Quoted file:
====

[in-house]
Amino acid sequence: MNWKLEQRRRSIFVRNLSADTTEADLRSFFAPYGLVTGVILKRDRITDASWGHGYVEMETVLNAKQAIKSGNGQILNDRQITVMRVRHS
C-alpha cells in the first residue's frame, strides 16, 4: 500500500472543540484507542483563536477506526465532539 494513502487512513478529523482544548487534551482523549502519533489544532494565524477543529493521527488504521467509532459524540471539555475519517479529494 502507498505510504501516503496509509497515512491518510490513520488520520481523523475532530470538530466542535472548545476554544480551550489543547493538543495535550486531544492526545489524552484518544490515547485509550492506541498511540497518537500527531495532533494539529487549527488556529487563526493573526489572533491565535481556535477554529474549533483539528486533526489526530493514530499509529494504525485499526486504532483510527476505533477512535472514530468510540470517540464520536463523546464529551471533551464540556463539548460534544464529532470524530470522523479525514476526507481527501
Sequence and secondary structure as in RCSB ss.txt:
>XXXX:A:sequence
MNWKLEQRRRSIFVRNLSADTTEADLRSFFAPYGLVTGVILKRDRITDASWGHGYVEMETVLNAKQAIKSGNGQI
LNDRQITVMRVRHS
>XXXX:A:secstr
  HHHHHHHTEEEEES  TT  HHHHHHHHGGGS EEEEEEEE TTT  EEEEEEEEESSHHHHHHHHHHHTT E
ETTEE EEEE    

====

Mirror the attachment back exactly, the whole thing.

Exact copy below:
[in-house]
Amino acid sequence: MNWKLEQRRRSIFVRNLSADTTEADLRSFFAPYGLVTGVILKRDRITDASWGHGYVEMETVLNAKQAIKSGNGQILNDRQITVMRVRHS
C-alpha cells in the first residue's frame, strides 16, 4: 500500500472543540484507542483563536477506526465532539 494513502487512513478529523482544548487534551482523549502519533489544532494565524477543529493521527488504521467509532459524540471539555475519517479529494 502507498505510504501516503496509509497515512491518510490513520488520520481523523475532530470538530466542535472548545476554544480551550489543547493538543495535550486531544492526545489524552484518544490515547485509550492506541498511540497518537500527531495532533494539529487549527488556529487563526493573526489572533491565535481556535477554529474549533483539528486533526489526530493514530499509529494504525485499526486504532483510527476505533477512535472514530468510540470517540464520536463523546464529551471533551464540556463539548460534544464529532470524530470522523479525514476526507481527501
Sequence and secondary structure as in RCSB ss.txt:
>XXXX:A:sequence
MNWKLEQRRRSIFVRNLSADTTEADLRSFFAPYGLVTGVILKRDRITDASWGHGYVEMETVLNAKQAIKSGNGQI
LNDRQITVMRVRHS
>XXXX:A:secstr
  HHHHHHHTEEEEES  TT  HHHHHHHHGGGS EEEEEEEE TTT  EEEEEEEEESSHHHHHHHHHHHTT E
ETTEE EEEE    